Cross stitch is a fairly easy type of embroidery. Pictures or designs are created from lots of tiny crosses, a little bit like a pixelated image.
Cross stitch is one of the oldest forms of embroidery, you can find examples from all over the world dating back centuries. It’s a very soothing craft, once you get the hang of it, the stitches are repetitive and therefore it’s quite calming. There is some counting involved, if counting is really not your thing then cross stitch may not be for you. For most of us though it is a soothing and relaxing pastime, plus you get to make pretty things - yay!
Samplers were used ‘back in the day’ as a way for young girls to learn and practice stitches, to record alphabets and designs that they could then refer to all their life.
Cross stitch had a massive revival in the 1980’s when it suddenly got cute. The wonderful late author, Jo Verso, published a series of books with ideas to make fun modern items with cross stitch, I even have a signed copy of one of her books.
These Jo Verso books are showing up as very expensive to buy on Amazon these days, but if you poke around a bit you can find second hand ones much cheaper sometimes and they are well worth checking out I think.
I’ve done a lot of cross stitch in my time. In the late 80’s and 90’s I was a regular contributor to magazines like Cross Stitch, Cross Stitcher, Needlecraft and Needlework with my cross stitch designs.
This one even made it to the front cover in May 1998!
Cross stitch fell a little out of favour in the 2000’s but it seems to be back in vogue again, and you can see it used in lots of interesting a different ways.
I’m not going to go through a cross stitch lesson, there are loads of great tutorials already in existence, this is a list of what you’ll need. There is a great article on ‘how to cross stitch’ over on Imagine Gnats that is worth checking out. The Yarn Tree have a great 5 minute guide too.
So, what do you need to get started with Cross Stitch?
A Cross Stitch Kit
Honest and truthfully I’d recommend starting with a kit. There are loads out there to choose from, they are not massively expensive and they will contain pretty much everything you need.
What is essential, if you choose a kit though, is to start small. Some kits for huge, and absolutely beautiful pictures and cushions are available. THESE ARE NOT FOR BEGINNERS!!!! Do not be tempted. You’ll start and never finish. Trust me - I speak the truth! Start with something small, that you can finish in a few sittings. If you get the bug then, and only then, can you even consider a big project.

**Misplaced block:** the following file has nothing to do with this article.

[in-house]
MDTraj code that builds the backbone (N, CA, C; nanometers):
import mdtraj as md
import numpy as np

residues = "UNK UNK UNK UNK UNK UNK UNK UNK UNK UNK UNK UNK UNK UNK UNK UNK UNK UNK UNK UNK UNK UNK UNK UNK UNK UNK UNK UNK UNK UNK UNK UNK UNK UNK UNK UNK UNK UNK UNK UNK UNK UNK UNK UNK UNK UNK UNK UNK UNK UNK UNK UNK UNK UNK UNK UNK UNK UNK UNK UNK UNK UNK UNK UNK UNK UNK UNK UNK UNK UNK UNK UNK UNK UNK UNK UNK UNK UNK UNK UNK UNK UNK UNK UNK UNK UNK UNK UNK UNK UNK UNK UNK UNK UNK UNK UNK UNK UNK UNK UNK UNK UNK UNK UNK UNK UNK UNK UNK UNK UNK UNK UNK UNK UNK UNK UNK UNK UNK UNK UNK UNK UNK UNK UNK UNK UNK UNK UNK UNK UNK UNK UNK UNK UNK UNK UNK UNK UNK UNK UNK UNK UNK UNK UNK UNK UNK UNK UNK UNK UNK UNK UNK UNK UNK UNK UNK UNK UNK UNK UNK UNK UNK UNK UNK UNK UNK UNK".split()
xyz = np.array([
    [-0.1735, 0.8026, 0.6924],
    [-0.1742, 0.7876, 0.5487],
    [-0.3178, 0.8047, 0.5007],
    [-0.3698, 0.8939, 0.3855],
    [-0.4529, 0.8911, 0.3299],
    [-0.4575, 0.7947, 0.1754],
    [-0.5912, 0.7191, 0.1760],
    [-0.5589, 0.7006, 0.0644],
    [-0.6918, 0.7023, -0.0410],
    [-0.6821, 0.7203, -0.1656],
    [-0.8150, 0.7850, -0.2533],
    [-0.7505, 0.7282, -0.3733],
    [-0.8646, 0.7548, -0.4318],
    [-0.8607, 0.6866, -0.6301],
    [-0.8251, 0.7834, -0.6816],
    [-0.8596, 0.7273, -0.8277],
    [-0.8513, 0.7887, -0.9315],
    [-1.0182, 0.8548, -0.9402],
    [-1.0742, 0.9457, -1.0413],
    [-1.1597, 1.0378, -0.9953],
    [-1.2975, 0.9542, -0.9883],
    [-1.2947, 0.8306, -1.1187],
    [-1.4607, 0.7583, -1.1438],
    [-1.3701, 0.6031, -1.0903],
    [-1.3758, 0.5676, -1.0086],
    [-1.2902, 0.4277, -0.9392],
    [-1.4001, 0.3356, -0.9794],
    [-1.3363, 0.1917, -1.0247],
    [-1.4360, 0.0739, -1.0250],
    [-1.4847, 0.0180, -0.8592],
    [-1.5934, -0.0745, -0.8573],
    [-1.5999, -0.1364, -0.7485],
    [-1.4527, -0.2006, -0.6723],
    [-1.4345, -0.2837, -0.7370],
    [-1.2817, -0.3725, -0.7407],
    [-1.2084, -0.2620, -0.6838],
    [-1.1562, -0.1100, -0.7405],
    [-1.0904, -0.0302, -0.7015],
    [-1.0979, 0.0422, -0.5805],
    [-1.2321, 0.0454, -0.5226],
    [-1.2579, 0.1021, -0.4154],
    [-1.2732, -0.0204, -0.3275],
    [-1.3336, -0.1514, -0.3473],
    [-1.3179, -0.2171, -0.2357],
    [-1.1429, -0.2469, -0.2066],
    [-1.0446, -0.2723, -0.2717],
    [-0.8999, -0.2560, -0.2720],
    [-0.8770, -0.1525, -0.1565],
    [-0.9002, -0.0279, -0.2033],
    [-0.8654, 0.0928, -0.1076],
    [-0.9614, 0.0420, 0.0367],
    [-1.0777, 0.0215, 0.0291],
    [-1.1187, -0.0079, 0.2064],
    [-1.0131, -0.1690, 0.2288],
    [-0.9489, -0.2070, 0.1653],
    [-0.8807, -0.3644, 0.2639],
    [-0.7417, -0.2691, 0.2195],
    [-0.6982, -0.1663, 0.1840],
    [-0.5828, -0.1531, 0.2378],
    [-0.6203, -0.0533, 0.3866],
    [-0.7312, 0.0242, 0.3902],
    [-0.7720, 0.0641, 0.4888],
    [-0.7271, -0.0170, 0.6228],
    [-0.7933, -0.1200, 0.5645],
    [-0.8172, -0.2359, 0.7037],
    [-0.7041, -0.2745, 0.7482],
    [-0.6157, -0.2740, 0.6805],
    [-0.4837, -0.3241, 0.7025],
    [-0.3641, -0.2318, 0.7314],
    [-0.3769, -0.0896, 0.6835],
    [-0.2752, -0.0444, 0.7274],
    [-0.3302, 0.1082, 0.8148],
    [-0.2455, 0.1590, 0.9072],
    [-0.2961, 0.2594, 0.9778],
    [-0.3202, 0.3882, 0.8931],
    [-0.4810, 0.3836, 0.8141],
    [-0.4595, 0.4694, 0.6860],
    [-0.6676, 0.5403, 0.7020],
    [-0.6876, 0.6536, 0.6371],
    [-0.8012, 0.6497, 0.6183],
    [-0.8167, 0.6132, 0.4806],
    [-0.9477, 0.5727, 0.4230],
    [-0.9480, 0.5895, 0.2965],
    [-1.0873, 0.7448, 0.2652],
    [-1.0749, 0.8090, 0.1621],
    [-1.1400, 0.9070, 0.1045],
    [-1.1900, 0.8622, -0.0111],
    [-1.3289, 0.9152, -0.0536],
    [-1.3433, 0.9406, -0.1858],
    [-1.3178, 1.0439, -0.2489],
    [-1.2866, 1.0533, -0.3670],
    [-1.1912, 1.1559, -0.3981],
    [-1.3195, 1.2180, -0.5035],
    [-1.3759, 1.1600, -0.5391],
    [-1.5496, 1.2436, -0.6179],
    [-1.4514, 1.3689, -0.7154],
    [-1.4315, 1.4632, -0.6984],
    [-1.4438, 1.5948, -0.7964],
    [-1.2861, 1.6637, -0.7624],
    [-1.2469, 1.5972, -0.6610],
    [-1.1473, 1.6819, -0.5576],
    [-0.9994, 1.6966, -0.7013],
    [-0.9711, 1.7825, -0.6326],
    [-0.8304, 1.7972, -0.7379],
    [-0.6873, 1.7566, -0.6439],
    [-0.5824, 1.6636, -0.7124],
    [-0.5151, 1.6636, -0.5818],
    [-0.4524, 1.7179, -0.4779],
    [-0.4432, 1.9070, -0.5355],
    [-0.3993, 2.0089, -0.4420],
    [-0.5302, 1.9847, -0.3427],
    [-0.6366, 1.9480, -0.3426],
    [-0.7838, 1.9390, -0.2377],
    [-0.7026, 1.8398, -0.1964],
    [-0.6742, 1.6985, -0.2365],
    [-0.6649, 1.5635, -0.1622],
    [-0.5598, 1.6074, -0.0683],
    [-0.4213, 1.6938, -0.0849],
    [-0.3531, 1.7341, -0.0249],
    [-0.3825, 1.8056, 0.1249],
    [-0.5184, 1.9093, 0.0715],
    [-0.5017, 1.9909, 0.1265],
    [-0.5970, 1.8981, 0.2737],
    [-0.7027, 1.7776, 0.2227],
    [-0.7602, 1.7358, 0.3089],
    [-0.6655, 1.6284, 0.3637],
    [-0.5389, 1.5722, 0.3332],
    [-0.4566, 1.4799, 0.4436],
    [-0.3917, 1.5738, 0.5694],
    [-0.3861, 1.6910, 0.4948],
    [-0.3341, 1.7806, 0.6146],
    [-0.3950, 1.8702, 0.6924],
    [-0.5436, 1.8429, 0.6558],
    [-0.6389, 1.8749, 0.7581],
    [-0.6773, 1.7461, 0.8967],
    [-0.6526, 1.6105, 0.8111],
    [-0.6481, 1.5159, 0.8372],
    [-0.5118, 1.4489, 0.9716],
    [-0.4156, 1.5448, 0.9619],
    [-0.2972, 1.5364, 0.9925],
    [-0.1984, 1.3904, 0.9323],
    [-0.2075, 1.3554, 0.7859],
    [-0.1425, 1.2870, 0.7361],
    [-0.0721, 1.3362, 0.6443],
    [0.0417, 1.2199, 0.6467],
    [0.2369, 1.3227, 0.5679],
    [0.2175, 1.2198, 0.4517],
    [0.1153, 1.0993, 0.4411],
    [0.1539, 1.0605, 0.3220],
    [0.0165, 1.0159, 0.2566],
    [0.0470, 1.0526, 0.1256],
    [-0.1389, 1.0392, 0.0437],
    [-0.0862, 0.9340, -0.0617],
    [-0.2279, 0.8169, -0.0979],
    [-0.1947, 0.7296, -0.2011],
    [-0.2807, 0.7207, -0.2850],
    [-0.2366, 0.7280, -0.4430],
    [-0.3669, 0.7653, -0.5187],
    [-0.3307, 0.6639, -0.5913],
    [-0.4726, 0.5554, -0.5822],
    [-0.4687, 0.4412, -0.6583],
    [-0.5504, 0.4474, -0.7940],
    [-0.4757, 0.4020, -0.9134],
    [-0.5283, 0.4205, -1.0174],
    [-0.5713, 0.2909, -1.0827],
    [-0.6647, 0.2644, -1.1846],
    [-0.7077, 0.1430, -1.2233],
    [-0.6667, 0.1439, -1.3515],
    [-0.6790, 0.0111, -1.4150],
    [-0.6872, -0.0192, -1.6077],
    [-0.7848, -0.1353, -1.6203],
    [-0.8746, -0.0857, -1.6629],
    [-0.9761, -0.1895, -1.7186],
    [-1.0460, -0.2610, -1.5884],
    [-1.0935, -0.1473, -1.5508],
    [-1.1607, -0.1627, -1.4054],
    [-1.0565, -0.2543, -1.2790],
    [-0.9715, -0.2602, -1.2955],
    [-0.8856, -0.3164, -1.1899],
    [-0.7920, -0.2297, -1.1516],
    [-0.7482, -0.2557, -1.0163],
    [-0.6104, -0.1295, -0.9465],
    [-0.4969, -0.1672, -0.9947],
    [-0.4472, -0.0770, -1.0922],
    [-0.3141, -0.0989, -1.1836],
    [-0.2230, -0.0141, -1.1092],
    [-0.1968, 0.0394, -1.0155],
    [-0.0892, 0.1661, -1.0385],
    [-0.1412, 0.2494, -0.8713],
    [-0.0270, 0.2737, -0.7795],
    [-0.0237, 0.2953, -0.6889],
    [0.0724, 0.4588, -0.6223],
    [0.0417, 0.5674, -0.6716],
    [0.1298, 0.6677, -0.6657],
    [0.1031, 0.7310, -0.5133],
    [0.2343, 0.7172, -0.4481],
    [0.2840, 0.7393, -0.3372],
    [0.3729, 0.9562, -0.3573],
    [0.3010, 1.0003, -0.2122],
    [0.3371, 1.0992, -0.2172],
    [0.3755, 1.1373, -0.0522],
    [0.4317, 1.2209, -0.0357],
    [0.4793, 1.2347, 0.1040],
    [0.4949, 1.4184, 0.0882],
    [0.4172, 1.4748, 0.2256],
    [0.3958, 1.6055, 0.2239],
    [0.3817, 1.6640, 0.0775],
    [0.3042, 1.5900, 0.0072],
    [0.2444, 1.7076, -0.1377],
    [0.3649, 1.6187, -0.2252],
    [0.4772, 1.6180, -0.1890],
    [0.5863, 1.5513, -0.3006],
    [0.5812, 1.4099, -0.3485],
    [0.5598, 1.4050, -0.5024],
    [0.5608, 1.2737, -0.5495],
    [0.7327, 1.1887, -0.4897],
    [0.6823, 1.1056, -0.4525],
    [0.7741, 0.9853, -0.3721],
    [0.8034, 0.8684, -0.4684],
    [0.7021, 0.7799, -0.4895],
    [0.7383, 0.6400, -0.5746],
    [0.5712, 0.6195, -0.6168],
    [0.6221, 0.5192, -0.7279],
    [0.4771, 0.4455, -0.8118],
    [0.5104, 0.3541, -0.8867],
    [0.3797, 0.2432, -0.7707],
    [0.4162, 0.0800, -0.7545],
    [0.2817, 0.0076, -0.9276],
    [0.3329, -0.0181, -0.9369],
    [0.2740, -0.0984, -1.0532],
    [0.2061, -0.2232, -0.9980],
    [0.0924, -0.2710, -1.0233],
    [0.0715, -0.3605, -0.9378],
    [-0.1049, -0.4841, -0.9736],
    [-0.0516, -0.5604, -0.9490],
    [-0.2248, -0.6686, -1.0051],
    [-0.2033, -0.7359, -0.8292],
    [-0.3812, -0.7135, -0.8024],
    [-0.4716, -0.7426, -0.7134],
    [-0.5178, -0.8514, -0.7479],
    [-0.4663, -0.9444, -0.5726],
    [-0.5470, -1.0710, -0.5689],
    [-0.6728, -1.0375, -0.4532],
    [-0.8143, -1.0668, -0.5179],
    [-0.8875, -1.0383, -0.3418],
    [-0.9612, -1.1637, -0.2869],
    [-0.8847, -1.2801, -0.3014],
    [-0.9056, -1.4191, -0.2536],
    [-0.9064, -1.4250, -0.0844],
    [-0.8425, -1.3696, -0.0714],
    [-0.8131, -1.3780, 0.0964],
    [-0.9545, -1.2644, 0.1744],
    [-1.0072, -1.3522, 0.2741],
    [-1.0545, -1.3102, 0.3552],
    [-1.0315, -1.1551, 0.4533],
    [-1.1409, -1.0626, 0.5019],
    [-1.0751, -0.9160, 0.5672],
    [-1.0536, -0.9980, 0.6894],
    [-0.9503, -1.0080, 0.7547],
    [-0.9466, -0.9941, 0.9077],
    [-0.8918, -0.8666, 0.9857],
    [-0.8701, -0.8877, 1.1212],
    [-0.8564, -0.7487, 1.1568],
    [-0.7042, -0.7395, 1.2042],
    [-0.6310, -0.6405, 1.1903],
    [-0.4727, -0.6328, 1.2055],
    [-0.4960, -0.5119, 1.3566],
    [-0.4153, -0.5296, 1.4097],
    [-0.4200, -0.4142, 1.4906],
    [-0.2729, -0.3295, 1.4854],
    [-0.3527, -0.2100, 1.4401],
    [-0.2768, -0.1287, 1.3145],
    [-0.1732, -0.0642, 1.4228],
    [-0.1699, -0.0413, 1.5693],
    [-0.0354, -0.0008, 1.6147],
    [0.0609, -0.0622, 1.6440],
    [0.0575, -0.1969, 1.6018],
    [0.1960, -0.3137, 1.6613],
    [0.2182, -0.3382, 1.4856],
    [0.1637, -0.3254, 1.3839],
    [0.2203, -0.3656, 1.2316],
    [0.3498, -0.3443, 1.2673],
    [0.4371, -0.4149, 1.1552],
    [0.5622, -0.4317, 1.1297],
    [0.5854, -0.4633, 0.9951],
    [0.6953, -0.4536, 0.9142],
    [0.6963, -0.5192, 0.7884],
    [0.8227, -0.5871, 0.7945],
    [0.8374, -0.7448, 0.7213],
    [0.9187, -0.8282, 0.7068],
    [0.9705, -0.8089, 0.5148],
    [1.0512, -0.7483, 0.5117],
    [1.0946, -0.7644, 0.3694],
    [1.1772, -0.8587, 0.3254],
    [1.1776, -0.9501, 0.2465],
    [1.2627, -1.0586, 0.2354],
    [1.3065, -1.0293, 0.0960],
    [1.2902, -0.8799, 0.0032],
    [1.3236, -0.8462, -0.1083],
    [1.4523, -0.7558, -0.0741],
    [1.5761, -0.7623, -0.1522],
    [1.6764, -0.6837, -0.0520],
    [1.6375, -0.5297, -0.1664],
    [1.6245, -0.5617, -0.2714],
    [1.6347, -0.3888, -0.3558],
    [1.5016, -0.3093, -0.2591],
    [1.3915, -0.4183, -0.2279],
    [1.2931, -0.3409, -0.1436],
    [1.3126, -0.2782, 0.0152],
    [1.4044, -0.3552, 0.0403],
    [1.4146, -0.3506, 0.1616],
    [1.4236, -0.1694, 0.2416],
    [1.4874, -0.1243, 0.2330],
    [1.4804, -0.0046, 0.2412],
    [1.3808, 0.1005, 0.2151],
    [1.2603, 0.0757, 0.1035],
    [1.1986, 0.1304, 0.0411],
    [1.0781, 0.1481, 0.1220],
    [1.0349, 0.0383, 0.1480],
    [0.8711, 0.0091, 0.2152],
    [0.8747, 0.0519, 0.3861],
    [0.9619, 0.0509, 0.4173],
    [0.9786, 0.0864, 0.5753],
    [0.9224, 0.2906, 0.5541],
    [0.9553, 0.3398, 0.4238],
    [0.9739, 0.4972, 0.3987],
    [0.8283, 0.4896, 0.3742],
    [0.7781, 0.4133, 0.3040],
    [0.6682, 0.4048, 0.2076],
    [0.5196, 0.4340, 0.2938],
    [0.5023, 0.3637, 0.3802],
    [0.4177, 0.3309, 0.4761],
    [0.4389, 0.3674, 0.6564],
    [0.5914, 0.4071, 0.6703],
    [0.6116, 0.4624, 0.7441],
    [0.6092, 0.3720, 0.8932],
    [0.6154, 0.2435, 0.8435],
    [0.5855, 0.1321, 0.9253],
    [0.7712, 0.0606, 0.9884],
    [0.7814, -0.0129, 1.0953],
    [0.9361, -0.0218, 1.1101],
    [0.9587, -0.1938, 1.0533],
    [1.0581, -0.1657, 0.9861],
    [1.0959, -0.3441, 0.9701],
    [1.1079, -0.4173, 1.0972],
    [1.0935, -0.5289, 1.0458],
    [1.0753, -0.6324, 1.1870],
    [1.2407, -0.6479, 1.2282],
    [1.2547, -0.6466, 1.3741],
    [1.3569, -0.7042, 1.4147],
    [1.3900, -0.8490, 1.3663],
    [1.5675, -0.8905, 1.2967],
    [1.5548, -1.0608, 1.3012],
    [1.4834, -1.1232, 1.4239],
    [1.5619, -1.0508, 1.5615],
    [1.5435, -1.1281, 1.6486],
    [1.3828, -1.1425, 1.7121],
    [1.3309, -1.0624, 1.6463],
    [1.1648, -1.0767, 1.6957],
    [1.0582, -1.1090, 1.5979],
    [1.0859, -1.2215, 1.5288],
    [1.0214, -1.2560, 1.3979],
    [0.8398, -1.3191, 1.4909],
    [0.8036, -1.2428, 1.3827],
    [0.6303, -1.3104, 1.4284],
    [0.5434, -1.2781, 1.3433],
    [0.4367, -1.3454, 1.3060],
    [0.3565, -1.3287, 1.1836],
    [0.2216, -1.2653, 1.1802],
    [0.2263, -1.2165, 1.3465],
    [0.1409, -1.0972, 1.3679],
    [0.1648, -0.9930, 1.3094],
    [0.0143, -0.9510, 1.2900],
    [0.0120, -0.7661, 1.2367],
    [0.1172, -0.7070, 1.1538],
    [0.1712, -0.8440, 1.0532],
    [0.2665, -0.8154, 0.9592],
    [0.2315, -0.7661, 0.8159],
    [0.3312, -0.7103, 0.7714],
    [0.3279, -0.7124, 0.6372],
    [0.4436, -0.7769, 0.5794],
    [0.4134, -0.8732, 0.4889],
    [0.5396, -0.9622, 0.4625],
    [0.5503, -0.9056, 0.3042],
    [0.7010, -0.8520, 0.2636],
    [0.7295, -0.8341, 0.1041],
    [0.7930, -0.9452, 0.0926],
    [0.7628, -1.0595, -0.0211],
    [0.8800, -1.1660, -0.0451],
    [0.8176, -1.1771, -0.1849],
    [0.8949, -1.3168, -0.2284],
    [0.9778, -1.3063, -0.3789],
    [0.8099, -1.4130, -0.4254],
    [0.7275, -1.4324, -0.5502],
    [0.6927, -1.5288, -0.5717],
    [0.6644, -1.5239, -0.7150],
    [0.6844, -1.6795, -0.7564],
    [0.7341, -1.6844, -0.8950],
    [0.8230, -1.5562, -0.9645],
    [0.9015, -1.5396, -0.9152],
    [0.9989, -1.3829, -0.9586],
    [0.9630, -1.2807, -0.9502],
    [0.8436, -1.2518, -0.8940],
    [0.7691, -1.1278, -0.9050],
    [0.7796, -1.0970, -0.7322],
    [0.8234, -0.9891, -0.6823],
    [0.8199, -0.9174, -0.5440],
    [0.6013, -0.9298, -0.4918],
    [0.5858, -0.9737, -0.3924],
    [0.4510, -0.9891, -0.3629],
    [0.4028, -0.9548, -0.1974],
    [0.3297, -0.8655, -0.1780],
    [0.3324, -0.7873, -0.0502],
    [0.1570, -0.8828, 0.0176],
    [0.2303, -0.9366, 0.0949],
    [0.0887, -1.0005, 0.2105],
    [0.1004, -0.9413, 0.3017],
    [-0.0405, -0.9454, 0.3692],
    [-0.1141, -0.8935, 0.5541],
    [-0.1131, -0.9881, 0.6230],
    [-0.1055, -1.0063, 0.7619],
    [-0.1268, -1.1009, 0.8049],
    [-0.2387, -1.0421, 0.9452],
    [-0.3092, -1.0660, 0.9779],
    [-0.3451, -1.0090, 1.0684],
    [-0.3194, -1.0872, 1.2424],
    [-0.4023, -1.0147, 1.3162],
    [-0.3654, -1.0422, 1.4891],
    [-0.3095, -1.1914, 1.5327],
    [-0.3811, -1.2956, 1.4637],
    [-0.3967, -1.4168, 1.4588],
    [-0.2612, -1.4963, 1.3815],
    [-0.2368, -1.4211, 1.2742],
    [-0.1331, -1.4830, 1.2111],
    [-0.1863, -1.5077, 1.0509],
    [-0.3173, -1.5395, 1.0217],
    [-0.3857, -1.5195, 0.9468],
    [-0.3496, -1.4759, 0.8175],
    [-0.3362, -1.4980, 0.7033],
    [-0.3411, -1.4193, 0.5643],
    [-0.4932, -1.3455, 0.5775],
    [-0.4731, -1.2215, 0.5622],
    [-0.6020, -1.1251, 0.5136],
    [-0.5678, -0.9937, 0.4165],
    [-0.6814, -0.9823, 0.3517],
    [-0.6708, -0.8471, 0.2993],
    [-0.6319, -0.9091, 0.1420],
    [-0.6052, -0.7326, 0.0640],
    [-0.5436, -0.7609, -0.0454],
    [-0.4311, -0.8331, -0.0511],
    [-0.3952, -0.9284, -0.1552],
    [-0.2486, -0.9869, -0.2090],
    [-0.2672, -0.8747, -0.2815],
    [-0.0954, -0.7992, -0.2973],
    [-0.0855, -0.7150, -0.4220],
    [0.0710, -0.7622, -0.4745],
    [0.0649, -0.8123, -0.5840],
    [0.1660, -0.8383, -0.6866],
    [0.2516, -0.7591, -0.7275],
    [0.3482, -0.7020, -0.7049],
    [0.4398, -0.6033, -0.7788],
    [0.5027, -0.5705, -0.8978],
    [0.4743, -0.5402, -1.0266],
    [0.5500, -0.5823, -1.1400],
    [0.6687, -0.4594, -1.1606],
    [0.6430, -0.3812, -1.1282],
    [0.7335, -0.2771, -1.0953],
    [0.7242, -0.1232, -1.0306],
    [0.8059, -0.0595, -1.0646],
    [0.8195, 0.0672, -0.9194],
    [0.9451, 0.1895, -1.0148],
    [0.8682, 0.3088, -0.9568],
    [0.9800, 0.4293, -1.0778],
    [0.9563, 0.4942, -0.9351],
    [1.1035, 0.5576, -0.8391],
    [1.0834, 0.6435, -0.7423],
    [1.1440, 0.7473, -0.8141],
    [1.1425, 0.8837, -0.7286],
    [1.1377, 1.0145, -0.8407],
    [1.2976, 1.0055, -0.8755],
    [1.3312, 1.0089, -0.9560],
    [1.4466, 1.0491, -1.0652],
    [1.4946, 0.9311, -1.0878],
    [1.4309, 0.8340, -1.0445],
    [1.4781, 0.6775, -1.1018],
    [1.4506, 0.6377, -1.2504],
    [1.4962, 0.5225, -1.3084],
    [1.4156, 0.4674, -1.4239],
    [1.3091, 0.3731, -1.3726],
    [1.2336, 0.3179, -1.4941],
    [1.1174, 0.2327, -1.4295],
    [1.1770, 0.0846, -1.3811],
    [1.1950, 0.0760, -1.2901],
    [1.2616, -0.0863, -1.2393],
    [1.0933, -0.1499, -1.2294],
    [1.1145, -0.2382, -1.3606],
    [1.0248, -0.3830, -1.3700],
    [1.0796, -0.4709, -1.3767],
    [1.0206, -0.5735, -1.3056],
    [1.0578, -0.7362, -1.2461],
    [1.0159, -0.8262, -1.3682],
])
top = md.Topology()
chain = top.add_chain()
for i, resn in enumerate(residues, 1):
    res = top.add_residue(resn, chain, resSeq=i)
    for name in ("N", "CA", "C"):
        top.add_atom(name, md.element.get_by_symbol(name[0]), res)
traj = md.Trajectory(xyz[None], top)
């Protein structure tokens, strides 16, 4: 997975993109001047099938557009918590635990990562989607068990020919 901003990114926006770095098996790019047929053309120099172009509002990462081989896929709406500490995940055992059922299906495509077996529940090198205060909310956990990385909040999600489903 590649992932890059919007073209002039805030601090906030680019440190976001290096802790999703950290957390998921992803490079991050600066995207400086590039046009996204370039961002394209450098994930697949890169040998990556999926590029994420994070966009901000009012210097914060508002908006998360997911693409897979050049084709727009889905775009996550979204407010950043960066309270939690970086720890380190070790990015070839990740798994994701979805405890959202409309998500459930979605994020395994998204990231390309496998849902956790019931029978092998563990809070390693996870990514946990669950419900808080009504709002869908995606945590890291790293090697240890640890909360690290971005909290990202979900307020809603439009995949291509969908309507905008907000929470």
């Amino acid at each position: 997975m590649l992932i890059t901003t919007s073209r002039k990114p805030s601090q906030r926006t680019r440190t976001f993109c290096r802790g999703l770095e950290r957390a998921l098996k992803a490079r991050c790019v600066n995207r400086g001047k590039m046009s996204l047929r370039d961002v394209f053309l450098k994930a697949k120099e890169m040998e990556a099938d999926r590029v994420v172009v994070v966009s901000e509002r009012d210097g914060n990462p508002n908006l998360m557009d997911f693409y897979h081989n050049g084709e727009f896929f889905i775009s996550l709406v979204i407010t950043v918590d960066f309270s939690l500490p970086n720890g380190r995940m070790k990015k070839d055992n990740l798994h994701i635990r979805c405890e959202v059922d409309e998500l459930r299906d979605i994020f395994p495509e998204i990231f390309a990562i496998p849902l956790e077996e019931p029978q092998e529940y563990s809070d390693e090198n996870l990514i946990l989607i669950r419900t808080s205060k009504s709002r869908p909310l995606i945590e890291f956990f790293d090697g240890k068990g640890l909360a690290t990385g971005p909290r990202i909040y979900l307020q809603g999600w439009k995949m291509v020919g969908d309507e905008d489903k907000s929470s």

Of course little kits are not just for beginners, they are still great even when you become a more experienced cross stitcher. They make a perfect little “in between the big projects’ projects!
If you’ve seen a design you love and what to go it alone instead of the kit route then you’ll need:
There are 2 main types of fabric used for cross stitch.
Aida comes in all different sizes and loads of different colours. It’s a fairly stiff fabric that is made up of squares. When you are cross stitching on it each of your crosses covers a square.
Its size is measured by a ‘count’ and that’s how many of the little squares in the fabric there are per inch. The bigger the count, the bigger the squares are and the easier it is for beginners. There’s a really big count, often called Binca which us older folks will remember from primary school.
An 11 count is a nice size to work with when you are starting out, 14 is good too. 16 and 18 count is when things get MUCH smaller and I’d recommend leaving that until you have more experience.
Evenweave refers to a fabric, usually linen, that has - surprise surprise - and even weave! When you use this for cross stitch your crosses cover 2 thread x 2 threads. It’s still measured with a count but a 28 count evenweave is the same size as a 14 count Aida (‘cos you go over the 2 threads to make your crosses) An evenweave fabric gives a more traditional look and is my preference usually, there are LOADS of choices and a big variety on prices.